However, on the positive side, customers believe they are treated with respect by Centrelink officers (though this is down from 96% in 2007 to 90%), and the queues in Centrelink offices have declined from almost 17 minutes in 2013-14 to just under 11 minutes last year.

What’s behind all this?

So what could Centrelink do to improve its service delivery and perilous reputation?

Annual reports show that there has been a long-term cut in the Department of Human Services’ financial resourcing in real terms. This has been driven by the government’s blunt instrument of efficiency dividends. So, with fewer staff, fewer phone calls can be answered.

There have also been continual changes in policy, which has resulted in complexity and uncertainty. With each policy change and associated benefit payment change, customers contact Centrelink in droves to understand the changes and ensure they are doing the right thing to maintain their often-precarious financial state.

There has been a continual cultural demeaning of Centrelink customers by influential politicians, which reinforces a view that they do not deserve good service.

When Centrelink customers are perceived as leaners or bludgers that do not contribute to society and have a lot of free time, why should we care if they have to wait on the phone for long periods?

As a result, Australia’s social security policy and service delivery system is not designed to put customer needs first.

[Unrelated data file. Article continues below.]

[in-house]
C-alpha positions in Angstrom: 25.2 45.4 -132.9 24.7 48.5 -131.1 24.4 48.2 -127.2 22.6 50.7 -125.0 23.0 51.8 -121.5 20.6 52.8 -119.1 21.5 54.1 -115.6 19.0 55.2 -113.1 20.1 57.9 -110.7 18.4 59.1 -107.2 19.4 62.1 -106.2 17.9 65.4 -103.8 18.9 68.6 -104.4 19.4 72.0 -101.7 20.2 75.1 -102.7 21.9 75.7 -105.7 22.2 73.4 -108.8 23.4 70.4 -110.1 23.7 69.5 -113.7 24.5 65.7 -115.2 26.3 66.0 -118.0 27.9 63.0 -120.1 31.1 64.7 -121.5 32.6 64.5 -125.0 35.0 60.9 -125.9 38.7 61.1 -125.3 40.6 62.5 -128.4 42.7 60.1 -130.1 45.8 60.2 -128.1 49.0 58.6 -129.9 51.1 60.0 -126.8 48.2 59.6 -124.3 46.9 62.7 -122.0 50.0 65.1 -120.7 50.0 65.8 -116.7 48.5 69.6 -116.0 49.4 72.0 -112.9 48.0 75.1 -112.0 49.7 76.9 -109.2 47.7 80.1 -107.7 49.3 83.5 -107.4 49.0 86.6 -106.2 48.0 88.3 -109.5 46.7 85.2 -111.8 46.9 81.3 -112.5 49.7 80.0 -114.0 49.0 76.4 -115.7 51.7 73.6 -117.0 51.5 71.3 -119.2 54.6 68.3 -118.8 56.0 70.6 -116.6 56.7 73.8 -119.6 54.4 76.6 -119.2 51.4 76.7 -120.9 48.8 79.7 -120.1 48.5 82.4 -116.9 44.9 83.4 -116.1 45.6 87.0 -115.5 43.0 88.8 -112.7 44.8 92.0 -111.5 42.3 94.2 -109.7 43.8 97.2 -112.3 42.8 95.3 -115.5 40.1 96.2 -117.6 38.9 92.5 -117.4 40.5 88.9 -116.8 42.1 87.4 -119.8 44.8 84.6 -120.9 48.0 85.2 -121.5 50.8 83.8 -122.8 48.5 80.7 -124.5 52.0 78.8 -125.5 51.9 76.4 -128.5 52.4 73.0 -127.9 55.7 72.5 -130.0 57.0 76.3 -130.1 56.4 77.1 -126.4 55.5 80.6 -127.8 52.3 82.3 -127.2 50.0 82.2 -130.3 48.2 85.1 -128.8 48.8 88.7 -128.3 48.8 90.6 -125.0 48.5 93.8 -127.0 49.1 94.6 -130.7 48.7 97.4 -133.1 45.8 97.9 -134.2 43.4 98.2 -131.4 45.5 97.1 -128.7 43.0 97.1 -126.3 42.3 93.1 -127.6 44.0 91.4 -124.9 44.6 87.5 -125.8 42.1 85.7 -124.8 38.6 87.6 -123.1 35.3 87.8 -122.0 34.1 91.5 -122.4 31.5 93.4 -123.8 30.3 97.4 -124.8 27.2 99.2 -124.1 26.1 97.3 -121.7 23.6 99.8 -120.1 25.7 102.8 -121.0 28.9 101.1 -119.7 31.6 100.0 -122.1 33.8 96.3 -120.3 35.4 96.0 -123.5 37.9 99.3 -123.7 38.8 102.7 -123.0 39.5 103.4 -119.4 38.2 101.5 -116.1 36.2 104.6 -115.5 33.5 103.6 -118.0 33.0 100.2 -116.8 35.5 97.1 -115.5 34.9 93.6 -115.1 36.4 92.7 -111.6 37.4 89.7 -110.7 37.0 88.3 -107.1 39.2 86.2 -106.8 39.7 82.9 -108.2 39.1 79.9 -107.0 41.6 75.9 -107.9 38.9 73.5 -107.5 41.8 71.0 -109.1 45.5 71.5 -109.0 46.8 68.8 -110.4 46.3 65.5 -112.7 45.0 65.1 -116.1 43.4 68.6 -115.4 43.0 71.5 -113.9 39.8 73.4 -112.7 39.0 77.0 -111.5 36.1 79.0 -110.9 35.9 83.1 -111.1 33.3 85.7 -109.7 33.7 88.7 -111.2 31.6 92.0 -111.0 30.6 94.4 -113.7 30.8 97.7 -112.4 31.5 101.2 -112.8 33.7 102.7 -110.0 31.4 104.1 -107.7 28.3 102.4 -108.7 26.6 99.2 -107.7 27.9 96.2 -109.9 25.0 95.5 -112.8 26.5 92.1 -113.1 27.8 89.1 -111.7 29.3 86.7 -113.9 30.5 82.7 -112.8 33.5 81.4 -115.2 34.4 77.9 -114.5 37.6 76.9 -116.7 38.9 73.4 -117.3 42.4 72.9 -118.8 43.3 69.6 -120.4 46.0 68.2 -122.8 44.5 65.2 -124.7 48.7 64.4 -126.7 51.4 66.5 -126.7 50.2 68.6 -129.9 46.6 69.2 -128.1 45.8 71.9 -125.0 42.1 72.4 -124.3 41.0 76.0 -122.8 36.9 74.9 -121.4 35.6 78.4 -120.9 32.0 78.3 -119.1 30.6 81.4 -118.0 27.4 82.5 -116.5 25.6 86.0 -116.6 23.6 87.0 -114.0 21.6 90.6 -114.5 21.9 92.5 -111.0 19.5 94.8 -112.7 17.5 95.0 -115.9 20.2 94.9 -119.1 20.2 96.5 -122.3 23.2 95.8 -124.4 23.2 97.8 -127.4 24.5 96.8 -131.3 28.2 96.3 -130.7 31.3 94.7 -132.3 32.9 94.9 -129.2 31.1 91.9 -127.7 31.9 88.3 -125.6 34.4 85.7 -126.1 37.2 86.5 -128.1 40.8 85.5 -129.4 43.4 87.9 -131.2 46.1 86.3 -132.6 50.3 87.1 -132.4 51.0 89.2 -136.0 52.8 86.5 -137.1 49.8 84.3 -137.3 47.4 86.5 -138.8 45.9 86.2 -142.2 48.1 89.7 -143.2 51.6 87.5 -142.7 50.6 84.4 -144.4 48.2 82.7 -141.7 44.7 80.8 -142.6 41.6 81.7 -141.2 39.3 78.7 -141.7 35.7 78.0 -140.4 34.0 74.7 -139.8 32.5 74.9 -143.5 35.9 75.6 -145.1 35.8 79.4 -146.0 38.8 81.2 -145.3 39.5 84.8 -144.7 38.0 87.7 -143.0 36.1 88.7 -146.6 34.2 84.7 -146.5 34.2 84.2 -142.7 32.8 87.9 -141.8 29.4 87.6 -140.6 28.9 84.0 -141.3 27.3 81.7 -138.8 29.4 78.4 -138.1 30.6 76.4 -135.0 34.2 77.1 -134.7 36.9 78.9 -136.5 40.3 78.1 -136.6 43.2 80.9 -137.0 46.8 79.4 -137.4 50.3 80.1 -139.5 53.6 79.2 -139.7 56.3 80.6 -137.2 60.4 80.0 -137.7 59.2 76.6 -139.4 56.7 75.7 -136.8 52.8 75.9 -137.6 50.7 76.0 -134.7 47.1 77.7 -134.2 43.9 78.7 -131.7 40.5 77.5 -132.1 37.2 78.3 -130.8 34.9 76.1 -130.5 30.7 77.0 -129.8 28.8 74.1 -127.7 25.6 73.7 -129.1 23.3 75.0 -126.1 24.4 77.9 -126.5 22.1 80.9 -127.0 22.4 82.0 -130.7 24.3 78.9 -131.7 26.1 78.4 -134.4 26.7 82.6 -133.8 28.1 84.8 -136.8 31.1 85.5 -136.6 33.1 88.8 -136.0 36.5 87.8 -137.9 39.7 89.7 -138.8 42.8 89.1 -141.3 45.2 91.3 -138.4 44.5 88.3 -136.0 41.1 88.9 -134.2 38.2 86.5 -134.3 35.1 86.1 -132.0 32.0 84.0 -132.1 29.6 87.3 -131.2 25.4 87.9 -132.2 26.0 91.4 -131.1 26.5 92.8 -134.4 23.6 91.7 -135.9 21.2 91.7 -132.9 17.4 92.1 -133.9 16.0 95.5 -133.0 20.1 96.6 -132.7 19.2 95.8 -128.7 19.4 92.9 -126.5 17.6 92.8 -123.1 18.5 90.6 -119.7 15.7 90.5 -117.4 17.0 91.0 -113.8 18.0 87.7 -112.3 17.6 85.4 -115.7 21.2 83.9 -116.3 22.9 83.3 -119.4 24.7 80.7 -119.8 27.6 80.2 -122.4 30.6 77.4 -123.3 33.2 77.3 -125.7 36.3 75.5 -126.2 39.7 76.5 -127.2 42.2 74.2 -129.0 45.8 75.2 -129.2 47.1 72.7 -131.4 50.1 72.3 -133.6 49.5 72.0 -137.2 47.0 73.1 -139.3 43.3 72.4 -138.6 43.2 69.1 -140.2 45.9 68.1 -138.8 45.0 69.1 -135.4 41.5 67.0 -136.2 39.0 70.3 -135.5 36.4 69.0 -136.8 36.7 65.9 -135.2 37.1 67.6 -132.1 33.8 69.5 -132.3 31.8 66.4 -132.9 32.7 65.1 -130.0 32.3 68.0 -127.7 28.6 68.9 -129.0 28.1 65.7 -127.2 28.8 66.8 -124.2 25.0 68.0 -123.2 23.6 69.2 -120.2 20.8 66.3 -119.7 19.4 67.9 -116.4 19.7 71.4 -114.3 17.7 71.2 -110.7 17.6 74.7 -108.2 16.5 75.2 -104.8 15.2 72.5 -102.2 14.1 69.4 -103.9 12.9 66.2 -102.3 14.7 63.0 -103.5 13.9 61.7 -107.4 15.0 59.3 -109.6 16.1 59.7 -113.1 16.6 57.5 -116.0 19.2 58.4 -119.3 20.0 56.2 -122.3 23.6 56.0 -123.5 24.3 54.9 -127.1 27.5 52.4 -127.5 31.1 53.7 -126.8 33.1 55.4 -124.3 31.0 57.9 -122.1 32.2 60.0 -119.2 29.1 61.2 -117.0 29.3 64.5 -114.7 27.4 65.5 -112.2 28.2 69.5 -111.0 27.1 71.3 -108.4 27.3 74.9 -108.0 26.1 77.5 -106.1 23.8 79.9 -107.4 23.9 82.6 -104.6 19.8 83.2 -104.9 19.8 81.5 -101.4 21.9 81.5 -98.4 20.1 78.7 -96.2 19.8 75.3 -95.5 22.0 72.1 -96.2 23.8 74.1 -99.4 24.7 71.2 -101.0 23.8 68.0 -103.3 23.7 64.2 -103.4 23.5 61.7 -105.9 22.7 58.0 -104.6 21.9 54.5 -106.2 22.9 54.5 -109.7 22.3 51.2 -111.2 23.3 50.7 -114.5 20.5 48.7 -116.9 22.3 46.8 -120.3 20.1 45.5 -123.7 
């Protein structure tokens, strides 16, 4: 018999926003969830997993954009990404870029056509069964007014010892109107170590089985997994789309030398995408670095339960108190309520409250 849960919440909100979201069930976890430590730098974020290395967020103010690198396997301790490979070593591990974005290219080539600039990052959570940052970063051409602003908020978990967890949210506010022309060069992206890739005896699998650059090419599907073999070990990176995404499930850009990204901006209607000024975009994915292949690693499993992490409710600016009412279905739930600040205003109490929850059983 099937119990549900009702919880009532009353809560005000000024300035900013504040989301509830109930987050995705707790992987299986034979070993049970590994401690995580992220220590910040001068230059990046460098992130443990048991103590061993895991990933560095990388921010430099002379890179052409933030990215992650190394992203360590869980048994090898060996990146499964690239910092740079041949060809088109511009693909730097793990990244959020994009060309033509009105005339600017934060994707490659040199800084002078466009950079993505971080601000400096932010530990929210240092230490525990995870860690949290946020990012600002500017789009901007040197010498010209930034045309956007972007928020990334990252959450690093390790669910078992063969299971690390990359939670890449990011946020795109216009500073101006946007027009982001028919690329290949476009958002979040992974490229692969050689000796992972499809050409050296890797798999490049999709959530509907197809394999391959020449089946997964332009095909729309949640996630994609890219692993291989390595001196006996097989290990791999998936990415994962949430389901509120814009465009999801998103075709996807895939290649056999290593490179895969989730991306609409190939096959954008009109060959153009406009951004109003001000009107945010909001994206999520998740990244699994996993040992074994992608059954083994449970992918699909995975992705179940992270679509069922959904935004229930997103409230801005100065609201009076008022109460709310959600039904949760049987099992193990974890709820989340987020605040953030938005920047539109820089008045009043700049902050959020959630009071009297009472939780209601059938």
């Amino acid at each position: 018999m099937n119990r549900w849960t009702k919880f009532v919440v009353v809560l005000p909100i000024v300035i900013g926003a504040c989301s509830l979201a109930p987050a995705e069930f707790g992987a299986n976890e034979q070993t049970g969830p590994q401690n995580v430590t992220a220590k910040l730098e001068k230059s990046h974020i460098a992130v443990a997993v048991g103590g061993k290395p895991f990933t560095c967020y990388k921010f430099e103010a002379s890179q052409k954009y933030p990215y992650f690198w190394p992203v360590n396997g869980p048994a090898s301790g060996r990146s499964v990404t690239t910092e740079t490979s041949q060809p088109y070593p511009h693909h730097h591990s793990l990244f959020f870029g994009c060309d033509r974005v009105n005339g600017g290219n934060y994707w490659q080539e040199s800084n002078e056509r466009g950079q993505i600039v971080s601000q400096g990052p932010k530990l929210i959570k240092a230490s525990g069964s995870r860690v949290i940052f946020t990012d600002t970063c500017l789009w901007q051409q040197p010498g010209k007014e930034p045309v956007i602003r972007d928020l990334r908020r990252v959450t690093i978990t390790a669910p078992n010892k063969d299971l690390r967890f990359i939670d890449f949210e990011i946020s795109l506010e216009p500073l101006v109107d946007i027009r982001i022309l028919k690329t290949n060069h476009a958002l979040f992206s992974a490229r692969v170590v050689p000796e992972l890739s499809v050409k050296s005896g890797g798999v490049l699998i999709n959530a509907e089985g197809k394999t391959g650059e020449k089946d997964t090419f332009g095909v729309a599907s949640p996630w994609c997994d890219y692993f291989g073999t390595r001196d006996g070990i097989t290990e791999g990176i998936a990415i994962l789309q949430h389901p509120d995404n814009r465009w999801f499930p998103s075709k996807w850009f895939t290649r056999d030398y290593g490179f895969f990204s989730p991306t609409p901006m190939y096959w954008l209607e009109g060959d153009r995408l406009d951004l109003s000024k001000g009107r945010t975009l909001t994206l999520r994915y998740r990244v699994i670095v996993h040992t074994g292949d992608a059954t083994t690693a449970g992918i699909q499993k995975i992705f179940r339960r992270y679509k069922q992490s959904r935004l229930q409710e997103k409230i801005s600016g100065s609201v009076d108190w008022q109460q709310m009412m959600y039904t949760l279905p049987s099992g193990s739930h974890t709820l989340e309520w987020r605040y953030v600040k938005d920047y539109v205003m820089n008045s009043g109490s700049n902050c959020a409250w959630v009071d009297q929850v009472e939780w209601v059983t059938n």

To improve its service delivery standards, Centrelink could immediately introduce a call-back feature so customers can request a call back when the queue is long. This is done is many businesses, and also by the ATO. It would be particularly welcome for people who only have mobile phones or who have to call during work breaks.

Centrelink could make its online and letter communication easier to understand and less threatening, and provide an accurate and complete explanation for the basis of its decision-making.

Centrelink could make better use of its social media platforms to engage with and respond to customers. It could provide dedicated hotlines for particular short-term issues. And the government should also ensure Centrelink is properly resourced to provide good service delivery.

Finally, the politically constructed public perception of Centrelink customers as bludgers, leaners and fraudsters must end. Many customers are working as well as receiving welfare, or have had a lifetime of work (age pensioners), or are saving government money by caring for people with disabilities or young children.

Those who face the considerable disadvantages of mental illness or poor education can find it very challenging to engage with bureaucratic processes while feeling under threat that the fine thread between survival and destitution could be cut at any wrong move.

Paul Henman, Associate Professor, Sociology and Social Policy, The University of Queensland

This article was originally published on The Conversation. Read the original article.

Wednesday, January 11, 2017

Contacting Centrelink